sharing between the government and industry. Joint R&D, to which industry committed financial resources, served to link projects closely to market signals and in-house R&D efforts. Direct subsidization of technology projects by the government has had far less success in facilitating commercial R&D efforts.

  1. Avoiding excessive technological risk in time-constrained programs : Federal technology development programs must balance the risks of excessive technological conservatism against the risks associated with attempting to quickly develop and commercialize “blue-sky” technologies. Successful federal programs, such as agricultural research and commercial aircraft, have avoided excessive commitments to quick commercialization of immature technologies.

CURRENT GOVERNMENT PROGRAMS TO SUPPORT TECHNOLOGY DEVELOPMENT

In addition to the programs in civilian technology development outlined above, postwar science and technology policy has included a commitment to dual-use and military R&D and technology development programs. Although this report centers on civilian technology, programs to support the defense industrial base, particularly high-technology development for defense, cannot be disregarded in an assessment of the federal role in promoting commercial R&D and technology. More than 90 percent of federal R&D funds go to industrial firms for defense-related programs. This funding has important implications for civilian technology commercialization efforts.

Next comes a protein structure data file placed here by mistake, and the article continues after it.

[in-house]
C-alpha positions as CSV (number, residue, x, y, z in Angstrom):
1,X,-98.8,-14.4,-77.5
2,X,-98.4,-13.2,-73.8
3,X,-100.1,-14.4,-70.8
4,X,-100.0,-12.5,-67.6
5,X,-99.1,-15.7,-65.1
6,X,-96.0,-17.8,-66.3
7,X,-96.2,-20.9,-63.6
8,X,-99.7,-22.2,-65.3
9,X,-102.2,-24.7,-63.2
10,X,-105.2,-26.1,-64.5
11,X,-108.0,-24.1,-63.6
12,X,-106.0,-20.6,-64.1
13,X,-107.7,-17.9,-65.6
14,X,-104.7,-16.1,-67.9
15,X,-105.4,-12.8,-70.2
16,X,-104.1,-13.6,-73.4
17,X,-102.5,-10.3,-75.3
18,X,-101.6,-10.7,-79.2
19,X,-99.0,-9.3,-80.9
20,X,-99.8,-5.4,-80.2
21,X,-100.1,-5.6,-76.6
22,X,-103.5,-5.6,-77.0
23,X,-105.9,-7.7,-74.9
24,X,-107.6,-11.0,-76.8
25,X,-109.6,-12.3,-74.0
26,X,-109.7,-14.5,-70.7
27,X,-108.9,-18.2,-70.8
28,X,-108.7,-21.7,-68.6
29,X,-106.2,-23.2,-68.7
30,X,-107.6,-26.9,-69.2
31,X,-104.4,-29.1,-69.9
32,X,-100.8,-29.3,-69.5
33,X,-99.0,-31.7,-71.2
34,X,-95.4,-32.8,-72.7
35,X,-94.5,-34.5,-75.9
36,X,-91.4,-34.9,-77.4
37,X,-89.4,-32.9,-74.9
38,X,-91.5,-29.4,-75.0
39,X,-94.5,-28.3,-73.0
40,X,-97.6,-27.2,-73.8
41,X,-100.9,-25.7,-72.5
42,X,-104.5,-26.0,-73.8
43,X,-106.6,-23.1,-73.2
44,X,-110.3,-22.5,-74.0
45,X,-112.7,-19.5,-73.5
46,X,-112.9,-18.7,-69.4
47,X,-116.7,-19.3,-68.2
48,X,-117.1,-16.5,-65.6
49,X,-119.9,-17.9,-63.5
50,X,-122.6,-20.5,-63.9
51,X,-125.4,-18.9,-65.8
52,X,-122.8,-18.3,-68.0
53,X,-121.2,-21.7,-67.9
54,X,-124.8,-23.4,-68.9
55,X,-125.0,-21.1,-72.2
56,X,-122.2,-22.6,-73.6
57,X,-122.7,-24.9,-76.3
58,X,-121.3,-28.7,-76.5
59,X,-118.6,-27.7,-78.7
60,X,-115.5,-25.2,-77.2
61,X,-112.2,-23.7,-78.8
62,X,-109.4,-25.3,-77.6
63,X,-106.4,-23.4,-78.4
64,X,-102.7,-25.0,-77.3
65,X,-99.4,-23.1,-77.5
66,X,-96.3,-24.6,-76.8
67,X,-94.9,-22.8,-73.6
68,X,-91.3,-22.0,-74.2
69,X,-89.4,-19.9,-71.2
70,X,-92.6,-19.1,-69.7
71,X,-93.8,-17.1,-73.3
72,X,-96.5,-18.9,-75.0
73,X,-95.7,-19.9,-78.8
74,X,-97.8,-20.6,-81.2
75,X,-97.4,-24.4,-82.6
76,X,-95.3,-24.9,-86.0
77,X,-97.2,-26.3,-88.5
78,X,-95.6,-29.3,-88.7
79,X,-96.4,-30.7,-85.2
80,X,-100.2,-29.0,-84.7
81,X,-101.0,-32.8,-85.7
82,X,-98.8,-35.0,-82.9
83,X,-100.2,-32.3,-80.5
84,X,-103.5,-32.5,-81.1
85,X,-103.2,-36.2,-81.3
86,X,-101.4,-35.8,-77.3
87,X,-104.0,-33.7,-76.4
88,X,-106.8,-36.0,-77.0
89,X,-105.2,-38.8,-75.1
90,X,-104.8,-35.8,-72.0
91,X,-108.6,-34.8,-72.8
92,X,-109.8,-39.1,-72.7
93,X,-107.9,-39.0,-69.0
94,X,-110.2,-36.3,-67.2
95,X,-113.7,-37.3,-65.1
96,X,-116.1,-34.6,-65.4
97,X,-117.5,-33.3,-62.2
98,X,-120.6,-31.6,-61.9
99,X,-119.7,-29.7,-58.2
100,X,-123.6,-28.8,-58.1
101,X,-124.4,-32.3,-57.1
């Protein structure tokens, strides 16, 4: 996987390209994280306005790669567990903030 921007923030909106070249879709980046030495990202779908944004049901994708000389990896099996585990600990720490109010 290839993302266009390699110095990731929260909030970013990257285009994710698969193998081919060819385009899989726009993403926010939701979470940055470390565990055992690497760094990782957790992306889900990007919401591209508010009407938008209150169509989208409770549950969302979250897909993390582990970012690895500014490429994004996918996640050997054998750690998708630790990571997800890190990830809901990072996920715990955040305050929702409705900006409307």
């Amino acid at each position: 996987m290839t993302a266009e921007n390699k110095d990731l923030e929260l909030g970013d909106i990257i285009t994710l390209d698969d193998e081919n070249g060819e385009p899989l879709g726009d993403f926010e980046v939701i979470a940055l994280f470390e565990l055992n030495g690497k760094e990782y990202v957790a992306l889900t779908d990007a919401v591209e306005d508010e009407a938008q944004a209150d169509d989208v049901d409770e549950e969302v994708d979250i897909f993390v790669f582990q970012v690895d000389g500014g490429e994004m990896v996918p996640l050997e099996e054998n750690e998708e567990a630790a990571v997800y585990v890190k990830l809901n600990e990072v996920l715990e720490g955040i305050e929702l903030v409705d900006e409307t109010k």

In the 1950s and 1960s, funding of R&D for defense-related technologies produced important civilian technology spin-offs in areas such as computers, semiconductors, and commercial airframes and engines. More recently, however, defense-related R&D has proved less effective as a source of new commercial technologies. Indeed, the relationship between the civilian and military areas of so-called dual-use technologies has changed significantly. In many technologies (computer hardware and microelectronics are among the best-known examples), advances in military applications now depend on rapid incorporation of technological innovations and applications from commercial technologies. Moreover, the economic viability of many U.S. suppliers of defense technologies depends increasingly on their fortunes in civilian, rather than military, markets. In the view of the panel, this change has important implications for the operations and priorities of one of the most successful supporters of defense-related technology development: the Defense Advanced Research Projects Agency.



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